Screen shot of the IMDb page of "Der Schuh des Manitu")
  • the second most successful is "(t)Raumschiff Surprise - Periode 1" (=Space ship/dream ship surprise, 2004 science fiction comedy and parody). 
  • "Schulmädchen report" (The School Girls, 1970, drama) and "7 Zwerge - Männer allein im Wald" (=7 Dwarfs - men alone in the forest, 2004, comedy) are also in the top five.
I am very ashamed to confess that, despite my ten years of personal (and seven of professional) relationship with Germany, I have never seen these films nor heard from them. I would be interested in knowing, how many of you expats have seen/heard of these films...

Let's move on to Who do you think are the most popular German actors/actresses these days? And please do not say "Schwarzernegger"!!!! He is not German. He was born in Austria!!!!

Unfortunately, he is the only German-speaking actor that many people know. For your information, the following four are very talented German actors and quite successful internationally, check their IMDb profiles and I bet that you have seen them in at least one movie:
In line with best films and popular actors/actresses, this blog entry would not be completed without mentioning The Berlinale: the most international German film festival that takes place in Berlin every year:

" (...) a great cultural event and one of the most important dates for the international film industry. More than 300,000 sold tickets, almost 20,000 professional visitors from 124 countries, including around 3,700 journalists: art, glamour, parties and business are all inseparably linked at the Berlinale. (..)" - THE BERLINALE OFFICIAL SITE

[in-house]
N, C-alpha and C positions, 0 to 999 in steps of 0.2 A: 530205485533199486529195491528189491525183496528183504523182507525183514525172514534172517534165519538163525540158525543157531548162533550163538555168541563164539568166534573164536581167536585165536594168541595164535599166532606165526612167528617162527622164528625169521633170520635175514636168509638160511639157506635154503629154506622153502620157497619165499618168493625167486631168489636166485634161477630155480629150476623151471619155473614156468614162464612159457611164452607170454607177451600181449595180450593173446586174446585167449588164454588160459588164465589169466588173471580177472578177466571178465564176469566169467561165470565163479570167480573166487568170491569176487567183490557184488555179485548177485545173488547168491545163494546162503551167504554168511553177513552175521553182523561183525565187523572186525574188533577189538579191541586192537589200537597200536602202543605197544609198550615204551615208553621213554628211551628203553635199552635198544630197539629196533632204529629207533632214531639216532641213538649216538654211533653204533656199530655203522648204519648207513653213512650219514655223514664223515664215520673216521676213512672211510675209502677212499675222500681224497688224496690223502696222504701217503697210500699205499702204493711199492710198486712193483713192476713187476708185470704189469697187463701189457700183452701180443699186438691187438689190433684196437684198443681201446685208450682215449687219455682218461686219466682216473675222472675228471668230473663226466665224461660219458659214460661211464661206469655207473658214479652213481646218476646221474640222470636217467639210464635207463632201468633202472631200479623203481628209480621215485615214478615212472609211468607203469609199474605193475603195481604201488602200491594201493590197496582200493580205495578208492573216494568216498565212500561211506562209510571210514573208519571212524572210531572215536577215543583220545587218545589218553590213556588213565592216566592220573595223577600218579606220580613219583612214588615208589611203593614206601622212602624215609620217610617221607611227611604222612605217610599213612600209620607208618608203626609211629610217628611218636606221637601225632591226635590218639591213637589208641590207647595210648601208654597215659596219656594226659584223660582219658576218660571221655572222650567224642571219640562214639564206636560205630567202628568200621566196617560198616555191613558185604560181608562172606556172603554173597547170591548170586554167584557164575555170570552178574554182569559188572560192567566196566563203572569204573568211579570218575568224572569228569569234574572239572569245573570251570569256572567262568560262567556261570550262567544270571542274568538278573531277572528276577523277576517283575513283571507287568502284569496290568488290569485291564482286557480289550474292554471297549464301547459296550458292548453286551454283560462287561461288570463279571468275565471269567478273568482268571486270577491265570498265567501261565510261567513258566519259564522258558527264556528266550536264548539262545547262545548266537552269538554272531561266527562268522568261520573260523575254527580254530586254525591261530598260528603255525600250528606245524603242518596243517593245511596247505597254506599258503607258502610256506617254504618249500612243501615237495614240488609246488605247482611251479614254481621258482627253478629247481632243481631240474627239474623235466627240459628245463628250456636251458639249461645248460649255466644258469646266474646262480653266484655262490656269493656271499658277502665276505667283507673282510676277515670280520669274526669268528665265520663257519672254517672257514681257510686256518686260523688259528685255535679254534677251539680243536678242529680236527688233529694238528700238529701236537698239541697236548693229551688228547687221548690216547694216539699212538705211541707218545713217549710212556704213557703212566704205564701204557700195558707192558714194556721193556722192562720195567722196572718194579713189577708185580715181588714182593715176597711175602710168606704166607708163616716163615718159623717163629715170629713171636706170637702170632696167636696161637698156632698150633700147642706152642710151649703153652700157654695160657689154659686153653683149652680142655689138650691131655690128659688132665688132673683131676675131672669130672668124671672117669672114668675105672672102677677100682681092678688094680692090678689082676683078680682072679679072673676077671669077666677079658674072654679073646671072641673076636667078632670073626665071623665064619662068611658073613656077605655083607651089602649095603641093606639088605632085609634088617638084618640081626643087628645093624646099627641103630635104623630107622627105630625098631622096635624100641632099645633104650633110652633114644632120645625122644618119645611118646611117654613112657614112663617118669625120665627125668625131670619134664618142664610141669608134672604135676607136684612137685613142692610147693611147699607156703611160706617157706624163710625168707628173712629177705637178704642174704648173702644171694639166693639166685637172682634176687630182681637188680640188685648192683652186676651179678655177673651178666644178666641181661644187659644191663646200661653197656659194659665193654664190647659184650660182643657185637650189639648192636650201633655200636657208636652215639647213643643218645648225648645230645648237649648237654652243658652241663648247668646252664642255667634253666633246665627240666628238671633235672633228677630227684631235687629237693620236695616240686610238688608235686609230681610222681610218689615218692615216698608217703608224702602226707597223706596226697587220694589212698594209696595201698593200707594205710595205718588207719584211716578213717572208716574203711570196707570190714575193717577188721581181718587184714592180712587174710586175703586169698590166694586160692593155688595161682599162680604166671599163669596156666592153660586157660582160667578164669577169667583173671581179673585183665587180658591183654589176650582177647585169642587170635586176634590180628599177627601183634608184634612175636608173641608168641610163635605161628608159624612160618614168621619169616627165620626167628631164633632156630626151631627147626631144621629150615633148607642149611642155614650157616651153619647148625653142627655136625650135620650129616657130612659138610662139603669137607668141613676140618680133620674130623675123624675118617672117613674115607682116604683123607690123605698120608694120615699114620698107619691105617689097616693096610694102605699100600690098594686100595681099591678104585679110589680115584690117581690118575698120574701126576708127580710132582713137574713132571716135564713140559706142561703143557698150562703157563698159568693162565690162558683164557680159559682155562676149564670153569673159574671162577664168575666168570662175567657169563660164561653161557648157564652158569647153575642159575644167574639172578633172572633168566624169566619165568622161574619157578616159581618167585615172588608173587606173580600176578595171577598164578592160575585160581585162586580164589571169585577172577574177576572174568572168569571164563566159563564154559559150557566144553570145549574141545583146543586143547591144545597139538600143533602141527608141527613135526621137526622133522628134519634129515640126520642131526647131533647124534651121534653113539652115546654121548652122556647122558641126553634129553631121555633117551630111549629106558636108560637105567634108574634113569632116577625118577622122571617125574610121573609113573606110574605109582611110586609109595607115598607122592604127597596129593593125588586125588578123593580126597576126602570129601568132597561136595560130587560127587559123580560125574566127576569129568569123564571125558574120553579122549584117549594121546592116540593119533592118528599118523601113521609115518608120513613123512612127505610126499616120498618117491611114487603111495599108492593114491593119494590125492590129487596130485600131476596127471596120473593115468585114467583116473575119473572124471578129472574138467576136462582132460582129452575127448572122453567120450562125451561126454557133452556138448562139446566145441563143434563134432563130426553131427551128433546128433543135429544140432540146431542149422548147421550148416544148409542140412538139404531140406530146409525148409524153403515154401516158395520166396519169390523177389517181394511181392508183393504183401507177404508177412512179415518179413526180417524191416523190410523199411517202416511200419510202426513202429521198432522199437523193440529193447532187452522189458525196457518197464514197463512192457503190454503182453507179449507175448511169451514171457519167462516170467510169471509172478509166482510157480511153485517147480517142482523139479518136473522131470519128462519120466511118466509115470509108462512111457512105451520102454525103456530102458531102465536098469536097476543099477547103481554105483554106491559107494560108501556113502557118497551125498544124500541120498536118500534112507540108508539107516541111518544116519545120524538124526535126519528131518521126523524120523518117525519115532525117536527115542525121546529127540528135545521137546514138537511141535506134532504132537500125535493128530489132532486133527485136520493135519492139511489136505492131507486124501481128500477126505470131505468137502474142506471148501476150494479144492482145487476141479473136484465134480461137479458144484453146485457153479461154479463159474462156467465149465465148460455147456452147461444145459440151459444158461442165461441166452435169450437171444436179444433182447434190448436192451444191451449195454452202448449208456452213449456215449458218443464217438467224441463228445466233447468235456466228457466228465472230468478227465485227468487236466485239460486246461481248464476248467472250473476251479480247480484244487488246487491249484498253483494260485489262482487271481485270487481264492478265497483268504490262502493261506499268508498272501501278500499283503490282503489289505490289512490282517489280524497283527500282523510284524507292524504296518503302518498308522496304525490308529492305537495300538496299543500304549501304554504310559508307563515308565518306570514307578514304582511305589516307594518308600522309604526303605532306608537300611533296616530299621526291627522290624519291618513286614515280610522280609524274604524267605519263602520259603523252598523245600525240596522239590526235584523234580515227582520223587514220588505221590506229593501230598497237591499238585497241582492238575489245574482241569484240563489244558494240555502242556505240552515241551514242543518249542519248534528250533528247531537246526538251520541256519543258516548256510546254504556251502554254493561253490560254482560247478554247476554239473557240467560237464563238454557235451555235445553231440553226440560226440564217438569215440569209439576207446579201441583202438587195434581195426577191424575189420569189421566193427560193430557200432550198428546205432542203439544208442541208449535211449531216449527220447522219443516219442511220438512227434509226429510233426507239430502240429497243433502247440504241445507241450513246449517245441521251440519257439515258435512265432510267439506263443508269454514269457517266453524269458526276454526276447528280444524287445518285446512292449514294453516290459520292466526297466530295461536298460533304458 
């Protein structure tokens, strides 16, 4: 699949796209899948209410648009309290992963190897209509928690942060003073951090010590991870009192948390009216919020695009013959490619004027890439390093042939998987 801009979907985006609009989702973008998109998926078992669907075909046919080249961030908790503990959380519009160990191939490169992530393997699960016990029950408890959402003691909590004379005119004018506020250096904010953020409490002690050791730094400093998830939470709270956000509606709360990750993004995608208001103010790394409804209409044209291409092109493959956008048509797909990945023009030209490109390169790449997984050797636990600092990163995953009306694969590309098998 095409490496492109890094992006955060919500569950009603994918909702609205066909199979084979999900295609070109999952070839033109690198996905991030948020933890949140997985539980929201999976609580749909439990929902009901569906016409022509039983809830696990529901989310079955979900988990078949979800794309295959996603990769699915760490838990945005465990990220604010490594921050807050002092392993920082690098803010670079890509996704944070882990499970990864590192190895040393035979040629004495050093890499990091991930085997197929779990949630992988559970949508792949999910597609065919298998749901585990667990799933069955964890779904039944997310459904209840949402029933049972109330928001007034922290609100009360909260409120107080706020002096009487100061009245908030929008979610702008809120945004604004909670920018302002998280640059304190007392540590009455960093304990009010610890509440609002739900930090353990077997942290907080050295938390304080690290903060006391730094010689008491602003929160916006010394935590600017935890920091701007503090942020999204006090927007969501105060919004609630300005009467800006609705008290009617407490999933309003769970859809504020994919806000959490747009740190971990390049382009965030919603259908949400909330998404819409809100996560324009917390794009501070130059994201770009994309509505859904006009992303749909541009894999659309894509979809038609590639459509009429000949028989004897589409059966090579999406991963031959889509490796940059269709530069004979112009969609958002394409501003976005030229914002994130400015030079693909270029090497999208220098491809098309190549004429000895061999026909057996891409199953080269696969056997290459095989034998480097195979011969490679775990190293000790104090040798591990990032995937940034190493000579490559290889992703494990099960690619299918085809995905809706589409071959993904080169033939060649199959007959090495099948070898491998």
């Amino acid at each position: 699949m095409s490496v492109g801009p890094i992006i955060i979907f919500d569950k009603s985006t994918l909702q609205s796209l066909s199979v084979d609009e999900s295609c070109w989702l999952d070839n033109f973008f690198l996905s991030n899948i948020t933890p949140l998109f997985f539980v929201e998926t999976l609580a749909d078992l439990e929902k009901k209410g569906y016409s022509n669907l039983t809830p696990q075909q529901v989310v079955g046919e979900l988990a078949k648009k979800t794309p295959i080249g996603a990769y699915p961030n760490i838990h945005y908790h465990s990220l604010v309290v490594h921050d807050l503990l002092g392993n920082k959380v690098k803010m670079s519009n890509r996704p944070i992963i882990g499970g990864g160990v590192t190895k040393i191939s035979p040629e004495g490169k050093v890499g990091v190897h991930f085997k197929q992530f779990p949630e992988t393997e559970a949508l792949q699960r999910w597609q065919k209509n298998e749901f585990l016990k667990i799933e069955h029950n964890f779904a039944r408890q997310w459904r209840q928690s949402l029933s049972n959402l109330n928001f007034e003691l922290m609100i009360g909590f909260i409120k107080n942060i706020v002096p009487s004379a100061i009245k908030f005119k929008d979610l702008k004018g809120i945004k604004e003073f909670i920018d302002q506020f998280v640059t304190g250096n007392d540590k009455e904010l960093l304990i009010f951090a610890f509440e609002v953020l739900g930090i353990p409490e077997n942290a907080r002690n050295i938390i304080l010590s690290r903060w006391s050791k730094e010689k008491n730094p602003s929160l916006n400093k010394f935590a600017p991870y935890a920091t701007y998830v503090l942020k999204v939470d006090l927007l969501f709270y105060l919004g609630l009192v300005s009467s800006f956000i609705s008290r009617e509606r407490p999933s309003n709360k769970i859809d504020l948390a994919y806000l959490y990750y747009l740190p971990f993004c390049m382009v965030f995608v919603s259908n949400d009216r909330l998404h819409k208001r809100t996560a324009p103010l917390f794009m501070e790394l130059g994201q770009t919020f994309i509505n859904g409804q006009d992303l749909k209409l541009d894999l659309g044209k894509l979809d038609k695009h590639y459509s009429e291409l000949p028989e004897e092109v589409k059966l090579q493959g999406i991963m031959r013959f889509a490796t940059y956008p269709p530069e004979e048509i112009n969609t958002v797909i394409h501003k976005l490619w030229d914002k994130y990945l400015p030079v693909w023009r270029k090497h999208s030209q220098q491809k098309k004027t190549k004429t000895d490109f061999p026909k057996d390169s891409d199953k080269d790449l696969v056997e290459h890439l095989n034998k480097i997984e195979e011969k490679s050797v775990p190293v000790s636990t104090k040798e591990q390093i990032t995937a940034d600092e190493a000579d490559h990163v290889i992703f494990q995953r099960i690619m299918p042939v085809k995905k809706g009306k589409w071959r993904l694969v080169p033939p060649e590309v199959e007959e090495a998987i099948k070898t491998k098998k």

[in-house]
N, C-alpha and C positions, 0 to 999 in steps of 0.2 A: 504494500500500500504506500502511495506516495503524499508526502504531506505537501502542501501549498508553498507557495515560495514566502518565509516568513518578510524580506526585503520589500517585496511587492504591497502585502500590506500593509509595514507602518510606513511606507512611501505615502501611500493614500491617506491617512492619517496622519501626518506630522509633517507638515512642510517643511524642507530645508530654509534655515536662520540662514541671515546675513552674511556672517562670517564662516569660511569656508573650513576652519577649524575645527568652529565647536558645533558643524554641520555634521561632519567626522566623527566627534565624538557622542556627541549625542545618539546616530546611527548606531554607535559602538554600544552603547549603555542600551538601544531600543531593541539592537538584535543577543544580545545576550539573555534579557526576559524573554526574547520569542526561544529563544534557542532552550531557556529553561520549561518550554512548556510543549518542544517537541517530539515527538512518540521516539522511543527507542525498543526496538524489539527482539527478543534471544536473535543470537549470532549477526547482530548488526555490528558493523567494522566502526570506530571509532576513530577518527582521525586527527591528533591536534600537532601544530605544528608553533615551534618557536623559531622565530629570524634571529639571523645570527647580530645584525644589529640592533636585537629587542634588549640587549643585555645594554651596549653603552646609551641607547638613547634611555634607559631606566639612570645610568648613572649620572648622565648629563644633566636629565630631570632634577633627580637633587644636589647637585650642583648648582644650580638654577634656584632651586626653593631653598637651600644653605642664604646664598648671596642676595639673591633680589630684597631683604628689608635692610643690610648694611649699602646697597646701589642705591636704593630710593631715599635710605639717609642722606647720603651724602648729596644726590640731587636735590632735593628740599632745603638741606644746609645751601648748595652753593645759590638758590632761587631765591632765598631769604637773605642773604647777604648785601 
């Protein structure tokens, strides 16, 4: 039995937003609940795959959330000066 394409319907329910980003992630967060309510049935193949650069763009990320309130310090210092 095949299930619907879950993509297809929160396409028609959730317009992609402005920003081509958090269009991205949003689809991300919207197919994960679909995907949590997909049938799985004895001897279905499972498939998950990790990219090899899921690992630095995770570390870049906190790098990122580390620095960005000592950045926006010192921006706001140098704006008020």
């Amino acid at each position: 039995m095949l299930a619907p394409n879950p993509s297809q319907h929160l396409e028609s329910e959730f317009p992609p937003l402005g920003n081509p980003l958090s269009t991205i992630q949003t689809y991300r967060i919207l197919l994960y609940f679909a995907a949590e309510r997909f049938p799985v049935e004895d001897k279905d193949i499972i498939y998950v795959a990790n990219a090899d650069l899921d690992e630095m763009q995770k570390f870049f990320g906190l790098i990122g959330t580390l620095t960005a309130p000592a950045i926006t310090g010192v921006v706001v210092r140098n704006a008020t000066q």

Screen shot of the Berlinale official site
Munich has a very popular Film Festival too takes place every year at the end of June. in 2013 it will start on the 26th of June. Check their site for information on the program.

Also for those of you who love the cinema and Munich: the most successful film studio in Bavaria is the Bavaria Film GmbH founded in 1919, which makes over €250 Mio. in sales profits every year. Besides Munich has a Film city located 10km from the city center and that is like a themed park and that can be visited. 

To know about the movie theatres in Munich that offer OV films: go check the blog entry "Munich: going to the movies in English".

In addition I would like to mention here the Film Museum in Munich. It is located next to the City Museum in St Jakobs-Platz, 1 and has a very interesting program, with different screenings every day of German and international productions, always in original version.

And finally, probably what you were expecting: the list of open-air cinemas in Munich! In a week or so most of them should be up and running... IF THE WEATHER let them...
95% of all films are in German, the rest 5% are OV in English and French, but not all locations offer them, so check their sites for more information. Prices go from €7 to €10.



Do you have any tips on German films/actors?

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Going to the movies in English
Germany knows good food
Books, books, books...